Your resume lists experiences and/or areas in which you have developed skills. Create your resume and cover letter with resources in the CRC library. You can also use the Resume Builder feature in Gator CareerLink. However you create your documents, be sure to stop by the CRC to have our Career Planning staff critique them.
A resume is a professional summary of you. It allows employers to get an understanding of your experiences, skills, abilities and successes. The purpose of a resume is to help you secure an interview.
You need to make it easy for the employer to see that you are the top candidate. In starting to write a resume, start by reviewing a job description that you want to apply for or one that falls within your career field. This allows you to describe your experiences in terms of the employer's ideal candidate.
Employers only take 10-30 seconds to review your resume. The easier you make it for the employer to review, the easier it is you to receive an interview opportunity.
Start your resume by looking at examples. Examples will give you plenty of ideas for content and formatting ideas. Choose a style and format that you think best showcases your experiences in a professional light.
Then, make your best effort to summarize your experiences in a way that shows your specific responsibilities and the level of your impact in each.
In writing your resume, you will hear many preferences on how to write and format this document. Take in all the information and feedback. You need to decide on the information that is most helpful and best presents your information.
Be sure there are no grammatical or spelling errors. Nothing says "unprofessional" or "I don't pay attention to detail" like having an error on your resume.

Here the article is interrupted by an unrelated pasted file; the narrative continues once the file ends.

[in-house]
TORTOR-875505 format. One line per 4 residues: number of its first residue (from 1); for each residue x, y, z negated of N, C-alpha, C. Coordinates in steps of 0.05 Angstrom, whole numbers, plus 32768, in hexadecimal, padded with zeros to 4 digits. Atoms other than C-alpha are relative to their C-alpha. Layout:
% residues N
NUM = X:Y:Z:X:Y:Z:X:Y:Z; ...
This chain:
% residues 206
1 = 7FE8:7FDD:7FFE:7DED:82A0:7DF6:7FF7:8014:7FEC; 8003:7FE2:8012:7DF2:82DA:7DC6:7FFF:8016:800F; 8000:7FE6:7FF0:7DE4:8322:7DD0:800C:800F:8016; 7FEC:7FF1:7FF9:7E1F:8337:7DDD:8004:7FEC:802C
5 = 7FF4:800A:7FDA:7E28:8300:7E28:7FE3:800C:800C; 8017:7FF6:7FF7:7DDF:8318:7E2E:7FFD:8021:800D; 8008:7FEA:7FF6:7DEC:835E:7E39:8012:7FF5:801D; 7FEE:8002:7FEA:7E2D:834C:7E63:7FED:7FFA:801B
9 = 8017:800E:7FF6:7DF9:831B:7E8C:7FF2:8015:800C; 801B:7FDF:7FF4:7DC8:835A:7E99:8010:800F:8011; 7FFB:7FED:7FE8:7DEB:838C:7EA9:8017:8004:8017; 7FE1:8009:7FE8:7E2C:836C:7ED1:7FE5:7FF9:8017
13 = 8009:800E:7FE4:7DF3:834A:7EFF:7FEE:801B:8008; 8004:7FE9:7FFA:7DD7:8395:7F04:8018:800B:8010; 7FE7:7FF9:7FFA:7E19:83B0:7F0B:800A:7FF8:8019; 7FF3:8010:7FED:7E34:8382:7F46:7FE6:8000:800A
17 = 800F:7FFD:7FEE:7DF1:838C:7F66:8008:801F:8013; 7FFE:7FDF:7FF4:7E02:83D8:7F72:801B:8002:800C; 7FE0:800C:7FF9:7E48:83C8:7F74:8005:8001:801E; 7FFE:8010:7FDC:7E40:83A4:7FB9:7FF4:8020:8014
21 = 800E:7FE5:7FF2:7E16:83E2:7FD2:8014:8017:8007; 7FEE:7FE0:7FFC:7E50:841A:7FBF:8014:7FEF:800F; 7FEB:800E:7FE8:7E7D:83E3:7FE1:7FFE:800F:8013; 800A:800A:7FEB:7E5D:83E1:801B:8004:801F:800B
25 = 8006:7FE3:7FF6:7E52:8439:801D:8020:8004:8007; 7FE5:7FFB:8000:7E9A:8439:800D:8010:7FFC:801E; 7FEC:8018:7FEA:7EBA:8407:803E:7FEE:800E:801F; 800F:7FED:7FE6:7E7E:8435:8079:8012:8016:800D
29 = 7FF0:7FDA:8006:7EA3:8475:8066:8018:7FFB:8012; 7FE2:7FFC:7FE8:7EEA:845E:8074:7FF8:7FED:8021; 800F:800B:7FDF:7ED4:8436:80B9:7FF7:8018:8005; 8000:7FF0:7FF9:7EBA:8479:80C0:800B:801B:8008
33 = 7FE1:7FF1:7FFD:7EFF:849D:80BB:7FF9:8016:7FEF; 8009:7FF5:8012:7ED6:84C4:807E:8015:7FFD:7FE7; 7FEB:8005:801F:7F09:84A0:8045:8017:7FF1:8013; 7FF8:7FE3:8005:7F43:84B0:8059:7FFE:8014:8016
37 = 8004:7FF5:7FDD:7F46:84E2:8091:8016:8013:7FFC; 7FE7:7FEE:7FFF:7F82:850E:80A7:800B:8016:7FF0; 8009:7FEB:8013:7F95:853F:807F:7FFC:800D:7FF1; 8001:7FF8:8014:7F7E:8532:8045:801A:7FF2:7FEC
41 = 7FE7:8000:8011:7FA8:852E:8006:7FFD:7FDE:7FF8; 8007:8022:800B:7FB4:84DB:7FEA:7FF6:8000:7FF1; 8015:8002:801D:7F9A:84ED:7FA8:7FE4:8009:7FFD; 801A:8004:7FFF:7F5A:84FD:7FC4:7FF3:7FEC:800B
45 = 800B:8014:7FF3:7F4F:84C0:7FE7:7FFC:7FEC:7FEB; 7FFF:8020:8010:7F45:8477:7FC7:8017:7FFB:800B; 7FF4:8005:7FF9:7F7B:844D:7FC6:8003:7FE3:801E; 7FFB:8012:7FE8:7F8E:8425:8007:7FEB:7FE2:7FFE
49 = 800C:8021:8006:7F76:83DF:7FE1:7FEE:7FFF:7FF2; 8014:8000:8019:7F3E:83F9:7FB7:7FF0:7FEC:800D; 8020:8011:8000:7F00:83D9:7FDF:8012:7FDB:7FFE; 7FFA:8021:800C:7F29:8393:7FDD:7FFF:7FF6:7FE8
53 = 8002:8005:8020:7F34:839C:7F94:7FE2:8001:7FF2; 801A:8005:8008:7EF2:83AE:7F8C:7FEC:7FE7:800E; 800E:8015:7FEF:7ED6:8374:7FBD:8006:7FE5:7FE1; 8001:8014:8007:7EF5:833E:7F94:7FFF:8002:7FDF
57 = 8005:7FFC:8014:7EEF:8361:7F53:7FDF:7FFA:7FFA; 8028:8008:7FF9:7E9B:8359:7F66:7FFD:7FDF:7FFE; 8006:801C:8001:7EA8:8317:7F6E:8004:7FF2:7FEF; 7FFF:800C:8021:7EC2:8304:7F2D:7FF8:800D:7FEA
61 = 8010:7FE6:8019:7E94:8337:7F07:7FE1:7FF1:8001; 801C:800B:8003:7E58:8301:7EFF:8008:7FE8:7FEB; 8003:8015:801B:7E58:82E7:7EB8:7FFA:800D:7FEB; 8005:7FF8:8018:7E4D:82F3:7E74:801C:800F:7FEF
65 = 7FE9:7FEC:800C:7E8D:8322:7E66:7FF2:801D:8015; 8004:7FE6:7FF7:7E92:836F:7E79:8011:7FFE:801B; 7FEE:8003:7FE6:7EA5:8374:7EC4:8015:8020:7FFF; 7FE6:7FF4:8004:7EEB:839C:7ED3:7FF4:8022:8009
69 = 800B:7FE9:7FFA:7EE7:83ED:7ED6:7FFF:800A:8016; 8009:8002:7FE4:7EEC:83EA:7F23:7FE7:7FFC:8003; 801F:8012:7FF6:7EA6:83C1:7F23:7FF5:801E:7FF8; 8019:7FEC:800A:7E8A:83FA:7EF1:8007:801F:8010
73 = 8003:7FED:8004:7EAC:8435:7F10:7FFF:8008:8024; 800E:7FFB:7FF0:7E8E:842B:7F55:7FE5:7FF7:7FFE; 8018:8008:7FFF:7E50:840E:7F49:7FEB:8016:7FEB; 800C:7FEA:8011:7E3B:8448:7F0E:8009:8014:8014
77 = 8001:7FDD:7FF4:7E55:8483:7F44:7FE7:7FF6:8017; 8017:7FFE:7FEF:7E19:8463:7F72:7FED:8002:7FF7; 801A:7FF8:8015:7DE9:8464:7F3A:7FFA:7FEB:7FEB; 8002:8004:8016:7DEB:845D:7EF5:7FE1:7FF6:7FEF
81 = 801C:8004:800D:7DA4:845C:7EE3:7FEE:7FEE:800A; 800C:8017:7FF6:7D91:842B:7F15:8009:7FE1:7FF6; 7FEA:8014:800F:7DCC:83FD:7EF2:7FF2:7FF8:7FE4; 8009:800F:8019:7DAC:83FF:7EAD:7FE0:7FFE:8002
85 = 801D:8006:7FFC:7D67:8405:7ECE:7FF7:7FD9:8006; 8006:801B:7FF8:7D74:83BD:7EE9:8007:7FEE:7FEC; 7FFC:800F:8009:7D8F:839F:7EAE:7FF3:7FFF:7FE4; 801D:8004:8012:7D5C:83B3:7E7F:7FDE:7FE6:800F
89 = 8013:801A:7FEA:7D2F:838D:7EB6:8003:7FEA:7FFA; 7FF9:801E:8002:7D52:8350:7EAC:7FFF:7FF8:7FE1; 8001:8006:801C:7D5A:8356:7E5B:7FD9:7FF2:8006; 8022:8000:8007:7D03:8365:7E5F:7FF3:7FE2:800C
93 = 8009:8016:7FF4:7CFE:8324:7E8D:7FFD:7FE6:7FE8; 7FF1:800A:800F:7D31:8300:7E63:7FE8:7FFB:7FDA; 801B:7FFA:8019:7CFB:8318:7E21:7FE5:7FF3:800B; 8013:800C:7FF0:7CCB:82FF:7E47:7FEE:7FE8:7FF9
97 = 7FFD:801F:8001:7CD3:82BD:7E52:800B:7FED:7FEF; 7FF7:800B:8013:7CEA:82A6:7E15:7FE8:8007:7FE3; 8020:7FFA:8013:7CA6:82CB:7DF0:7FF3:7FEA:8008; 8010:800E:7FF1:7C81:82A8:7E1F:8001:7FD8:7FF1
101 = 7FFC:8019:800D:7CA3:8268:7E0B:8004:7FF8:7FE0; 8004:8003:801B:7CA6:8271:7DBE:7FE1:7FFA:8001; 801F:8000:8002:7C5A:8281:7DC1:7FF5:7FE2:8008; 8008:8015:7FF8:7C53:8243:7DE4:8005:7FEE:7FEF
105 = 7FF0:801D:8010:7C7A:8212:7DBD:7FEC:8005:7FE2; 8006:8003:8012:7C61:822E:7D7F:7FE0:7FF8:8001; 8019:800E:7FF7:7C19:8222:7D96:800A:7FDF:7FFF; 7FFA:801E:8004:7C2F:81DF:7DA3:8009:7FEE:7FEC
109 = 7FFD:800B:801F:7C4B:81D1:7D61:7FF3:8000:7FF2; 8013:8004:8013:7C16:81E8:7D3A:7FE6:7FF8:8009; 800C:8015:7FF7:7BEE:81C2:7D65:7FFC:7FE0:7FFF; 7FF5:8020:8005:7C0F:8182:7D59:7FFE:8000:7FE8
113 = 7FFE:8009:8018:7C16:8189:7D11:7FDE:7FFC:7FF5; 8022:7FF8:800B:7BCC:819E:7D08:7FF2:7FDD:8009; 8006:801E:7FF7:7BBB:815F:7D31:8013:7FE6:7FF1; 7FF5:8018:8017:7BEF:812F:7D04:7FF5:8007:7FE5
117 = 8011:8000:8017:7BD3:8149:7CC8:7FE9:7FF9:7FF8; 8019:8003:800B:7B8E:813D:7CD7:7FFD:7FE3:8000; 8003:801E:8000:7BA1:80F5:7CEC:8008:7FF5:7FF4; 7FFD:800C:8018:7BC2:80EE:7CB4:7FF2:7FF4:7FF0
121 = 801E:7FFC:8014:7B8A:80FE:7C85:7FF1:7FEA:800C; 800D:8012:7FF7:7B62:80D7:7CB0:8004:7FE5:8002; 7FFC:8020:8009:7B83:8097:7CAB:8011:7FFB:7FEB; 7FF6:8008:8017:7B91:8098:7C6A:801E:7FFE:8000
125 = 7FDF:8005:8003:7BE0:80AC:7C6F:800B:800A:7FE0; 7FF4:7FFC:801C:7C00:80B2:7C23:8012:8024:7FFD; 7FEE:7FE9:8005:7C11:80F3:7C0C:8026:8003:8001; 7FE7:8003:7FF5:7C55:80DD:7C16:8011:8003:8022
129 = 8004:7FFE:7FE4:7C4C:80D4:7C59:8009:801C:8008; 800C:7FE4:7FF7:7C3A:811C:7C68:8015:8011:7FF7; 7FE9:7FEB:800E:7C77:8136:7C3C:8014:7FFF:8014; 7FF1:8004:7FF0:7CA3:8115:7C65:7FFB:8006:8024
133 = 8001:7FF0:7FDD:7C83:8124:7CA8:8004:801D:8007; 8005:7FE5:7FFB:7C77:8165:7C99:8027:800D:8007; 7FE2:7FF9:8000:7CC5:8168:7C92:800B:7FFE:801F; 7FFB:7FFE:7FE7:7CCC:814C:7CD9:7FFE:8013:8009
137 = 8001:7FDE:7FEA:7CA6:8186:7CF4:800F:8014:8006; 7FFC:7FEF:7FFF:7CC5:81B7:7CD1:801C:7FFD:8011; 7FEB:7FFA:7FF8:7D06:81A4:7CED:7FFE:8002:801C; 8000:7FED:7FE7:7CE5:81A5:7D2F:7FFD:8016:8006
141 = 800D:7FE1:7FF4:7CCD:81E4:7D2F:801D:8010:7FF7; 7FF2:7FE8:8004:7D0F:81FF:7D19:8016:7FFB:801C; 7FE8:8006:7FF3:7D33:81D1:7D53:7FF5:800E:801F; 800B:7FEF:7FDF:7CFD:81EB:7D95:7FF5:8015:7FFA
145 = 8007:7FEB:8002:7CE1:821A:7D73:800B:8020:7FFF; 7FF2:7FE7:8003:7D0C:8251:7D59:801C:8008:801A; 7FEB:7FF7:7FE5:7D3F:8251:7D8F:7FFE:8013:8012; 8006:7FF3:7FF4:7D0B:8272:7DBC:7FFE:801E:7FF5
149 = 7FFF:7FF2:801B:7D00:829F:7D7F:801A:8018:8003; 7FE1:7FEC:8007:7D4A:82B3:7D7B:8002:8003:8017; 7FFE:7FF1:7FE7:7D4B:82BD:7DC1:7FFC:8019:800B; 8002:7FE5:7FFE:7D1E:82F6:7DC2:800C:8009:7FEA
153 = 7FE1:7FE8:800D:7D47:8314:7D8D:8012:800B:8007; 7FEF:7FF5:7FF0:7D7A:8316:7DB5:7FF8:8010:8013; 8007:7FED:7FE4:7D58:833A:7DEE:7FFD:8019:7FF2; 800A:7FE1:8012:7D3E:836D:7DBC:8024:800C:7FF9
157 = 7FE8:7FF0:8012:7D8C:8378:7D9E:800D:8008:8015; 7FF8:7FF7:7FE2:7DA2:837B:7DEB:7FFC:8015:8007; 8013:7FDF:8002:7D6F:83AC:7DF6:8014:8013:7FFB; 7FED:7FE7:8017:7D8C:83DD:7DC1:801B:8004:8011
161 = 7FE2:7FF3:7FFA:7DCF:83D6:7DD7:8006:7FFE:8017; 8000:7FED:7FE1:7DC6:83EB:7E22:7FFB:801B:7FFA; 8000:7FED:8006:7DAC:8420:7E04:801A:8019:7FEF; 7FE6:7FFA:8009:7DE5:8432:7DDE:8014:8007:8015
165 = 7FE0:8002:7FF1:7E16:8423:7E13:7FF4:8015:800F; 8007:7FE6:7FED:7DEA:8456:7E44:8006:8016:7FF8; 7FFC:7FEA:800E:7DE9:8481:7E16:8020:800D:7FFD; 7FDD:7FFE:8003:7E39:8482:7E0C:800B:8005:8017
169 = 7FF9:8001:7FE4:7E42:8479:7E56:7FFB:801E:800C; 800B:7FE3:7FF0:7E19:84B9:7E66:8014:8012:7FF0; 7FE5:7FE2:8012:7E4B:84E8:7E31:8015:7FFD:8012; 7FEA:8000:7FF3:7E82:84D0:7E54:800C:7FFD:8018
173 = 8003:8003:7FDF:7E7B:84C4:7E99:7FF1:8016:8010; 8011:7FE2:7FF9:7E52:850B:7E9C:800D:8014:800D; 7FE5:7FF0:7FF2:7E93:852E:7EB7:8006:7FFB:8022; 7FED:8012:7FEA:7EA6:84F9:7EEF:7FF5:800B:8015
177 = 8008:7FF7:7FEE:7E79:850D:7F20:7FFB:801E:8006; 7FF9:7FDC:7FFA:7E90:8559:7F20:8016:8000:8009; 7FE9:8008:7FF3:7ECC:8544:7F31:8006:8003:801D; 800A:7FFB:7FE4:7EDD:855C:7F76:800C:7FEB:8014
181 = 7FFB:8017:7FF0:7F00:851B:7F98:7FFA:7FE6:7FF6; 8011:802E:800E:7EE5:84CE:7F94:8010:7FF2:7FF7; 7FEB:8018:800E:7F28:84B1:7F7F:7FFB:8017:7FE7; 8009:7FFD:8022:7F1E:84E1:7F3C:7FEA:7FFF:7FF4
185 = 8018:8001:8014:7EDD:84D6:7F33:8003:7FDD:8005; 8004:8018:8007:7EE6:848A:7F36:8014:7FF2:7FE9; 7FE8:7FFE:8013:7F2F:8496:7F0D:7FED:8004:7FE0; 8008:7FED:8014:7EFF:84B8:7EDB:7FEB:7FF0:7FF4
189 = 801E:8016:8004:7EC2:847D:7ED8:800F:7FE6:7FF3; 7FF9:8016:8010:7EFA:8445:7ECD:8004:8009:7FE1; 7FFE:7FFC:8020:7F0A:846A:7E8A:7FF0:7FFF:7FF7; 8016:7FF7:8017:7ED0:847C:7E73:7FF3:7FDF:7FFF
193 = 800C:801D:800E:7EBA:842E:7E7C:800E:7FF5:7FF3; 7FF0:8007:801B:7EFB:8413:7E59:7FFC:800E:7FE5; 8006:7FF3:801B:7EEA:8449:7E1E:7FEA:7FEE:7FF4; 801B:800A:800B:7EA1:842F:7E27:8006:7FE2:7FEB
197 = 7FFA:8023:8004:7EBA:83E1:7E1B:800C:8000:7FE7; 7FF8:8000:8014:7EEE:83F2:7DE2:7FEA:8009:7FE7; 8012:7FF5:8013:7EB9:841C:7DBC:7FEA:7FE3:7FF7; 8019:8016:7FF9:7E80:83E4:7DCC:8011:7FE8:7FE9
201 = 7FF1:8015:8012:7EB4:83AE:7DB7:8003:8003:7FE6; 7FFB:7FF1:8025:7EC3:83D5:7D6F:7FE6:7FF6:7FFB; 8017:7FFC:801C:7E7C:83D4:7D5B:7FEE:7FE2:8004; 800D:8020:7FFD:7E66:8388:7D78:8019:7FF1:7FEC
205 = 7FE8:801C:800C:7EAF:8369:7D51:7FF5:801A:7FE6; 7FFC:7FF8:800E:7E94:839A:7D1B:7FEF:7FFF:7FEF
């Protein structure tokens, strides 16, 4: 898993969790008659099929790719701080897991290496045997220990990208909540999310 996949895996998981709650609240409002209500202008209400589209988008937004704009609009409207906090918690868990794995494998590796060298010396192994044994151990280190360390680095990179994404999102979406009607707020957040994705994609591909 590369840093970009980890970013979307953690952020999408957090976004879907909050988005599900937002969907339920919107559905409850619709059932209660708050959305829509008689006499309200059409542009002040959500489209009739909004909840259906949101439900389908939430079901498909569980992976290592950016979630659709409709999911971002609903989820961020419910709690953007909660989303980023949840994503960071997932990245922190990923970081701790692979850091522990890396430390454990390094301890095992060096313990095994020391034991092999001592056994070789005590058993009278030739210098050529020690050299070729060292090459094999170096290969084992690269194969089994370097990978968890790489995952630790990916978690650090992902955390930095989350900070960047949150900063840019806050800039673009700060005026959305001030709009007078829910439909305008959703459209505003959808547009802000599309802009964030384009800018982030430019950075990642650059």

Once you have a solid draft, stop by the CRC for a drop-in Career Planning appointment. Be sure to get your resume critiqued at least three by different people. In addition to using our services, it is always a good idea have someone in your field look at it for field-specific content.
In addition to visiting the CRC, it is always a good have someone in your field look at it for the more field-specific content.
Cover letters introduce yourself and explain your interest in an open position, and are sent to employers along with your resume. They give you an opportunity to offer employers insight to your personality through your writing style and communication skills.
If you are applying for multiple positions, each cover letter should be written specifically for each individual organization.
Also, if your sending in your resume through email, be sure to use the body of the email as your cover letter and attach your resume to the email.
Get Your Documents Critiqued
We can help! Review our Career Planning options to get your resume and cover letter critiqued. A second opinion is always helpful.